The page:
Adversity and Prosperity-An Allegory.-MOORE.

PROSPERITY and Adversity, the daughters of Providence, were sent to the house of a rich Phœnician merchant, named Velasco, whose residence was at Tyre, the capital city in that kingdom.

Prosperity, the eldest, was beautiful as the morning, and cheerful as the spring; but Adversity was sorrowful and illfavored.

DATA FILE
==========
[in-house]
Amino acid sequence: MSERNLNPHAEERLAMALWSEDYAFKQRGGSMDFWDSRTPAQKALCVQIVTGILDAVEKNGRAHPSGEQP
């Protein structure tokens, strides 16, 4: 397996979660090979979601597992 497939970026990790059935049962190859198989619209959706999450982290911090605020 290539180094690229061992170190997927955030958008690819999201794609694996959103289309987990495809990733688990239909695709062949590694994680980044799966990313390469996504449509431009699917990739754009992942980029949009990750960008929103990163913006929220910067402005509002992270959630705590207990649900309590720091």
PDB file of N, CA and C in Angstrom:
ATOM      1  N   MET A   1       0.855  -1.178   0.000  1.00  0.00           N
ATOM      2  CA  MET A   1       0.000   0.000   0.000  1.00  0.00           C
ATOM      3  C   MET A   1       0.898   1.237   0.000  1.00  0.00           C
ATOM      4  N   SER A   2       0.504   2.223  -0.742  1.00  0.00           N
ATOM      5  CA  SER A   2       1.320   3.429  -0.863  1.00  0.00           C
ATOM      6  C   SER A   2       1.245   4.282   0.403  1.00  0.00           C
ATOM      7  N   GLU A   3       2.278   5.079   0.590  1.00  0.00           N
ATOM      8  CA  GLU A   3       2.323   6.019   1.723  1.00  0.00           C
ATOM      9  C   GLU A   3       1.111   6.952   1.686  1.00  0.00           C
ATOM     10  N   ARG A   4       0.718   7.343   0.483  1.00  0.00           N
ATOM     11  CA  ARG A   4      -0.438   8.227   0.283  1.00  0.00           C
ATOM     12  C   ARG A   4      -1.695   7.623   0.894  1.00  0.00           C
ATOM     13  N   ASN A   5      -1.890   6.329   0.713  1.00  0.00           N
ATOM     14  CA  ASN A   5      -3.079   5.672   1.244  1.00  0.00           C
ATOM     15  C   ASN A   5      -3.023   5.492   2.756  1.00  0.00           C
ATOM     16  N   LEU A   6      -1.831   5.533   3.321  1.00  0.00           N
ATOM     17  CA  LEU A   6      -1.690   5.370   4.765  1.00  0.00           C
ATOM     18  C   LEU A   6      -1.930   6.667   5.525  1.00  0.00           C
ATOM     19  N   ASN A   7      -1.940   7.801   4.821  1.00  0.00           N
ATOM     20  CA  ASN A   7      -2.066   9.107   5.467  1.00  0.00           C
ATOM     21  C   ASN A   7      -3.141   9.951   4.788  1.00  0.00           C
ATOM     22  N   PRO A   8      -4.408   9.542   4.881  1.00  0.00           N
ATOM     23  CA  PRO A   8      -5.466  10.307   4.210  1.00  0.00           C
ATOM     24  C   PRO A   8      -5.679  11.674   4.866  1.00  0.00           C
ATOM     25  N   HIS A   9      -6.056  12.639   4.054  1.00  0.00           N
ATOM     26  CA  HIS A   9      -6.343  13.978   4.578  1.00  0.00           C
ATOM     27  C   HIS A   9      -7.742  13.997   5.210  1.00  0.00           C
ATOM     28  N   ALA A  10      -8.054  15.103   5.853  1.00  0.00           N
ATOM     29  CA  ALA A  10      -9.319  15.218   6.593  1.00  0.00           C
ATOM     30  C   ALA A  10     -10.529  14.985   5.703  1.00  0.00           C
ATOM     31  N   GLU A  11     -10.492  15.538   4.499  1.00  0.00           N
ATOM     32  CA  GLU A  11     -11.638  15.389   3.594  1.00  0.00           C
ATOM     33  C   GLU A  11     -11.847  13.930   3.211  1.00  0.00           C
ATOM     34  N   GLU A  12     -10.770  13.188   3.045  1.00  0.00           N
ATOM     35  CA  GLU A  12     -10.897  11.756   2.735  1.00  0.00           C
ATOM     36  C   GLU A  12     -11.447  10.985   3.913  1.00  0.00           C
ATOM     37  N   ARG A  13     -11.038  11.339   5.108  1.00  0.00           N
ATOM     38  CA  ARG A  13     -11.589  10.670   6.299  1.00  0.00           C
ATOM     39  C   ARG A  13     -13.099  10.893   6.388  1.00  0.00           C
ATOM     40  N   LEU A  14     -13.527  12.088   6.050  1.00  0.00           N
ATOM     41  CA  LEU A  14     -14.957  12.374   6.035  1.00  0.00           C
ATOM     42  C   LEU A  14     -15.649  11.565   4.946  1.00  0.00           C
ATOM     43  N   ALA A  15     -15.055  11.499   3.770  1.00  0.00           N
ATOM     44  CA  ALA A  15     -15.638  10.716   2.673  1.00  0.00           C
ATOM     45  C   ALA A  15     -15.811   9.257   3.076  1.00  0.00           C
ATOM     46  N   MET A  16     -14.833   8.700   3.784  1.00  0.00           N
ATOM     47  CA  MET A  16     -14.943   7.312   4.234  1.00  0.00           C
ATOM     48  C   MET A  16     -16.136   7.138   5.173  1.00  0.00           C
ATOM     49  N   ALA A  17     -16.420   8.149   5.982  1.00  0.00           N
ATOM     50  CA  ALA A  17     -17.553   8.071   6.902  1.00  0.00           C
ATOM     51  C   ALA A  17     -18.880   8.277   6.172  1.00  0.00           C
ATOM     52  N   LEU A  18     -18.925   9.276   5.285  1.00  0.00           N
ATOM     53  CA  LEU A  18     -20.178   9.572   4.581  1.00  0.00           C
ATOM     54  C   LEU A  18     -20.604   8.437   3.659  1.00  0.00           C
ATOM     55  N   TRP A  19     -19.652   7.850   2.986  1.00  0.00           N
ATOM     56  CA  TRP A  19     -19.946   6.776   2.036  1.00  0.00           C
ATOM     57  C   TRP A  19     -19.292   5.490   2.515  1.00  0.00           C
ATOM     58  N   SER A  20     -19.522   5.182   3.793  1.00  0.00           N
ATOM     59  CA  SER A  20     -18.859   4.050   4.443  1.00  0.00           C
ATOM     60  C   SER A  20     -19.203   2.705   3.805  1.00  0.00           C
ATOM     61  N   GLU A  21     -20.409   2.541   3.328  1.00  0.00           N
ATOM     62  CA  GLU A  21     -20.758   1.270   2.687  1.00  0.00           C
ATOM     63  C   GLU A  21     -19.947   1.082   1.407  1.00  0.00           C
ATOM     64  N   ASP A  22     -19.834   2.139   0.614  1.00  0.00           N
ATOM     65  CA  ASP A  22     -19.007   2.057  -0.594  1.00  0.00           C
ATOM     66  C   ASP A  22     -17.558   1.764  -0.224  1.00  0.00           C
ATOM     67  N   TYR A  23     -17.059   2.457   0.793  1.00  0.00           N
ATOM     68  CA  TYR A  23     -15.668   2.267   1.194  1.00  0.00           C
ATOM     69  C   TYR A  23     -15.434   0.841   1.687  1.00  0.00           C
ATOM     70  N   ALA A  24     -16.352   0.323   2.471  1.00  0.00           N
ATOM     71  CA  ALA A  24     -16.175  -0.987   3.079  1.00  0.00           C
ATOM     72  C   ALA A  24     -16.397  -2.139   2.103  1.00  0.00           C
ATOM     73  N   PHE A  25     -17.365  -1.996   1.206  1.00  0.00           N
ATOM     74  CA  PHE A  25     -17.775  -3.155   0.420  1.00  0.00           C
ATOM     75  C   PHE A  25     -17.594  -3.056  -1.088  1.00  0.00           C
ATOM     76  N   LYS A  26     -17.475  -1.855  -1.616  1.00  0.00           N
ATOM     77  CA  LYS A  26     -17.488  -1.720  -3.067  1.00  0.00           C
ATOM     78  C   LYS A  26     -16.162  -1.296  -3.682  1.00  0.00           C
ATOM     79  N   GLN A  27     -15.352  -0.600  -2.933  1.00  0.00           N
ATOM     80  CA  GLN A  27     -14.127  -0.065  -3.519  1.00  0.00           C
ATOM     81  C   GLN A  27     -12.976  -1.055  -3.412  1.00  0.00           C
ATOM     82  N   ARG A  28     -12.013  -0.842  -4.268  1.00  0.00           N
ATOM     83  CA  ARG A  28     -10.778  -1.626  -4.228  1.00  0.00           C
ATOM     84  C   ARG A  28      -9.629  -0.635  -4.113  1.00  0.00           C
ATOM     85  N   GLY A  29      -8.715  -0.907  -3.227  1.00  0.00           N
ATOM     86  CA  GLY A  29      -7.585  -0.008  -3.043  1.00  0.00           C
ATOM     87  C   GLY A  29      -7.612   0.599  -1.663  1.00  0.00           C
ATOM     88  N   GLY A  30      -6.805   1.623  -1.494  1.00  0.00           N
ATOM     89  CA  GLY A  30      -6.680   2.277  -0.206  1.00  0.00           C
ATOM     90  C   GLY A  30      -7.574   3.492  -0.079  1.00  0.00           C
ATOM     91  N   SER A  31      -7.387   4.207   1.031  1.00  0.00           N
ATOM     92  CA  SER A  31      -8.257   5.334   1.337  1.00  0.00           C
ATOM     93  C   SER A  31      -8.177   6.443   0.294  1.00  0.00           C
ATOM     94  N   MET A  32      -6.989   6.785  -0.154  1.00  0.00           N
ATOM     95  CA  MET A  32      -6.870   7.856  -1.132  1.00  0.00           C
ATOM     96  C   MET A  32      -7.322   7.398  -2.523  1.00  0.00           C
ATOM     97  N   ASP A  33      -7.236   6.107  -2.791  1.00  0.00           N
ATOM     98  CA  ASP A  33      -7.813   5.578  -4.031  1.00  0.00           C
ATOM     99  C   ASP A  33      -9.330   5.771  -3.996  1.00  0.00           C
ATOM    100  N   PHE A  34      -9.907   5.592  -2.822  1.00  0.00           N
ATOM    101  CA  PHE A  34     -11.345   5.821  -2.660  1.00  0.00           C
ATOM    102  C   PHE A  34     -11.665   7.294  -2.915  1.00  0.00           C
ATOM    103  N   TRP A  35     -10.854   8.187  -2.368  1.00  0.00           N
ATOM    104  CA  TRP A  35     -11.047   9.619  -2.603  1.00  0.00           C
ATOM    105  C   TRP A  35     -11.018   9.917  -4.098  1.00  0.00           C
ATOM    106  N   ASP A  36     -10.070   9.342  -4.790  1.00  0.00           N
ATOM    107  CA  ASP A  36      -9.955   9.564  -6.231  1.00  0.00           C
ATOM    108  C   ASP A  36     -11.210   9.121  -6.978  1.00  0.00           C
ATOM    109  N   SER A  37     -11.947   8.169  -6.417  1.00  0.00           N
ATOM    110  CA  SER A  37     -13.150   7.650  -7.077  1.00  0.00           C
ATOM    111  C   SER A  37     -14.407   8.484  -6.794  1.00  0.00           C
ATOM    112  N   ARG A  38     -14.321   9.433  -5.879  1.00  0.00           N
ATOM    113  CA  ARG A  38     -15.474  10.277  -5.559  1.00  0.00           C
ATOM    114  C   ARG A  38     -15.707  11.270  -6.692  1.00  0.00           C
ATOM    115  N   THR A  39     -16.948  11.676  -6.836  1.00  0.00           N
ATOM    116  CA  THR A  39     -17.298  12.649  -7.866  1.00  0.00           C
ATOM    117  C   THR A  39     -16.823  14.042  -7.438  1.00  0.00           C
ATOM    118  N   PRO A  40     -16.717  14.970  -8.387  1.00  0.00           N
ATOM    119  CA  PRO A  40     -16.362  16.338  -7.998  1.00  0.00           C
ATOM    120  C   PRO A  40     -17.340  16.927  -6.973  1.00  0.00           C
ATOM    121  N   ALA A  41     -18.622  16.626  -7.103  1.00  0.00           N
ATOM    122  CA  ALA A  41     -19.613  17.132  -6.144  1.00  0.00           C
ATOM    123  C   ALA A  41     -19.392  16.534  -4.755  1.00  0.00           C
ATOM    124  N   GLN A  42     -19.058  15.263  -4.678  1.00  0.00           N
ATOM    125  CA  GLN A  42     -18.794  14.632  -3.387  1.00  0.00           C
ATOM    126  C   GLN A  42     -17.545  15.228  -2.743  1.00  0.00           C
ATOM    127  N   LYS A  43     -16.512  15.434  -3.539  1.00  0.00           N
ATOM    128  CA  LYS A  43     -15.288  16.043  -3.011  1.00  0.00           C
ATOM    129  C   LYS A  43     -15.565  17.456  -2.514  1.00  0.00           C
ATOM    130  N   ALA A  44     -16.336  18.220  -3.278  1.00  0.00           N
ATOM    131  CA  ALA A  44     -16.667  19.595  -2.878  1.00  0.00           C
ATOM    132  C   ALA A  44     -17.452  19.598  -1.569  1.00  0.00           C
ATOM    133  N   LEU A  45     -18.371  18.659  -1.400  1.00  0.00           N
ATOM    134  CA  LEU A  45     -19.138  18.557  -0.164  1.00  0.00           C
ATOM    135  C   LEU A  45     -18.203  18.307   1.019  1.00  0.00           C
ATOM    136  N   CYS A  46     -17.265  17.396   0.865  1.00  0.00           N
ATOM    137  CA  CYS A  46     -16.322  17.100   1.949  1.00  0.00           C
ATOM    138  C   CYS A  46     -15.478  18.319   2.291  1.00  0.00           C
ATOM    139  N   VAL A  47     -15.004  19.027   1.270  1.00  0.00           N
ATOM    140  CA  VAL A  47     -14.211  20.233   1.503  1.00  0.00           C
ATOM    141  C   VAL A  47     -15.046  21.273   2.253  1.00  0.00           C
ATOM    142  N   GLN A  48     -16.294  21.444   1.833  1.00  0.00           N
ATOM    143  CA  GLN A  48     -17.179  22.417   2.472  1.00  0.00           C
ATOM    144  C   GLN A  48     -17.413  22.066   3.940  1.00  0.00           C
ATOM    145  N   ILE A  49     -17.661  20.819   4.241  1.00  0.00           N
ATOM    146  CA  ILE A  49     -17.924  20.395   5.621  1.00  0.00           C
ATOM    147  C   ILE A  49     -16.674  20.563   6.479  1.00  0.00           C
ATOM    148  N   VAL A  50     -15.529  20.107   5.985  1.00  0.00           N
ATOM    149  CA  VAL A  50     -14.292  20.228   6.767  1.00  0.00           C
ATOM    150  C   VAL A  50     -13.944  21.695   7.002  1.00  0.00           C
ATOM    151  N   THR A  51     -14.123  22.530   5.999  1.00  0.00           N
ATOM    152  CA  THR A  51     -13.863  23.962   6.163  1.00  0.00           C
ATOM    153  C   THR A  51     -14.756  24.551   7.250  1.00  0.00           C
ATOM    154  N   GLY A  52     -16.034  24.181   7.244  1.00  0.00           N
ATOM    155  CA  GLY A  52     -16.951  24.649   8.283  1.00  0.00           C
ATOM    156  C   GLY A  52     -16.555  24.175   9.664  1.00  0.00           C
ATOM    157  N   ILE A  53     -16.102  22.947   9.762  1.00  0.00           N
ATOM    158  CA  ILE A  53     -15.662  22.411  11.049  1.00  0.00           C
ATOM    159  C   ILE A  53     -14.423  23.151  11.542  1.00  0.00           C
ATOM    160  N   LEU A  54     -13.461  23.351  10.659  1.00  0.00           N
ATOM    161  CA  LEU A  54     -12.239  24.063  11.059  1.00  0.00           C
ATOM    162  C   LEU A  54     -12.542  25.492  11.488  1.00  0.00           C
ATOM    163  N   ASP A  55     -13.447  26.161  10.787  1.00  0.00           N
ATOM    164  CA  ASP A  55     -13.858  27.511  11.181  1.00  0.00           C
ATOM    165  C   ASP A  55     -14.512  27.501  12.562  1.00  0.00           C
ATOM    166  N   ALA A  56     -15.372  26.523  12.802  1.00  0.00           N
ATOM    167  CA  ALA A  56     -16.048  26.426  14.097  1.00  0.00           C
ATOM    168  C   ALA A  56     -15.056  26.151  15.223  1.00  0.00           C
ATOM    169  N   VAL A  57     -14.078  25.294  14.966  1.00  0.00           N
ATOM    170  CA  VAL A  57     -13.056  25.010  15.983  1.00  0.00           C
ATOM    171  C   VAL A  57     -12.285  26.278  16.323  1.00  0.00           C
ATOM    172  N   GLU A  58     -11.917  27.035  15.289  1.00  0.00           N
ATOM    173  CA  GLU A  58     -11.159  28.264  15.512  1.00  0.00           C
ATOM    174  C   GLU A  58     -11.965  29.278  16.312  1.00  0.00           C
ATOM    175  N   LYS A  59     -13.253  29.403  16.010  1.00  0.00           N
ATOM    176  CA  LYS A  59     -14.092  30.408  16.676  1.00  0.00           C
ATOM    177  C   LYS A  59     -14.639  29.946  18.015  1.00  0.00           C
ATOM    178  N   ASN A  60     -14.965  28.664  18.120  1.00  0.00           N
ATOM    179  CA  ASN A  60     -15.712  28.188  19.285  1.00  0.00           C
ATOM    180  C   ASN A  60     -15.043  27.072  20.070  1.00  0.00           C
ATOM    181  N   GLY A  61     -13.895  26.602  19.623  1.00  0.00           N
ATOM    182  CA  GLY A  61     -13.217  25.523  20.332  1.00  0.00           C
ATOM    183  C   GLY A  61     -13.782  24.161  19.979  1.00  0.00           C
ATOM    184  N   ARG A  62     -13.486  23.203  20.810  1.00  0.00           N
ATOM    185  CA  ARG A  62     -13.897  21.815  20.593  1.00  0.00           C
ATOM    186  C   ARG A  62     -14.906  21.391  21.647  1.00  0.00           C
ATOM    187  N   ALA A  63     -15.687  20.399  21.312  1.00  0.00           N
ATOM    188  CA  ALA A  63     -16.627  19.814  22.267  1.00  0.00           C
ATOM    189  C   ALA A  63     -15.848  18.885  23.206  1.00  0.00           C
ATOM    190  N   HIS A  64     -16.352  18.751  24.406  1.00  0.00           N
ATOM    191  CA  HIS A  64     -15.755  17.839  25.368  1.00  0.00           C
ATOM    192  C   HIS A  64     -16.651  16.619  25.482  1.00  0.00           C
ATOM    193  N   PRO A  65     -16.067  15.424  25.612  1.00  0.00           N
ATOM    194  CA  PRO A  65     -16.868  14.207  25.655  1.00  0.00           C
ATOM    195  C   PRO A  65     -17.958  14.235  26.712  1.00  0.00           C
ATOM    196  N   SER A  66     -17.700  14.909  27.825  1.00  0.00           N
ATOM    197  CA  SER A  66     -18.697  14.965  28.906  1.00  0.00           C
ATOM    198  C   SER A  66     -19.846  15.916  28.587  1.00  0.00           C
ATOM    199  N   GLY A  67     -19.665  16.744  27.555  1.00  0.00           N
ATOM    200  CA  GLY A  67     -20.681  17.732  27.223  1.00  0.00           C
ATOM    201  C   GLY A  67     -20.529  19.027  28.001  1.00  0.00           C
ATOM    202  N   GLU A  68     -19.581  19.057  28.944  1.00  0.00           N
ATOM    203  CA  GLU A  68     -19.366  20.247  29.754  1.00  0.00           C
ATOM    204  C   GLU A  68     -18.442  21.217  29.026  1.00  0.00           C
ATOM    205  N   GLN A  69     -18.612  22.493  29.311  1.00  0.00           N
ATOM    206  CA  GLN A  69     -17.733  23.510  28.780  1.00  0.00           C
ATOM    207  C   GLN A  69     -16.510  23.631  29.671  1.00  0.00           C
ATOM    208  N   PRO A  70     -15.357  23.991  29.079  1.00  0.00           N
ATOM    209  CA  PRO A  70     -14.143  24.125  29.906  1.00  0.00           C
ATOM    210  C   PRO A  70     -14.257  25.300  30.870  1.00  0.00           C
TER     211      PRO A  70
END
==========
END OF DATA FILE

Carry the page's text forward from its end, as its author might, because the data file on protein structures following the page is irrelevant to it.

Velasco had two sons, Felix and Uranio. They were both bred to commerce, though liberally educated, and had lived together from their infancy in the strictest harmony and friendship. But love, before whom all the affections of the soul are as the traces of a ship upon the ocean, which remain only for a moment, threatened in an evil hour to set them at variance; for both became enamoured with the beauties of Prosperity. The nymph, like one of the daughters of men, gave encouragement to each by turns; but to avoid a particular declaration, she avowed a resolution never to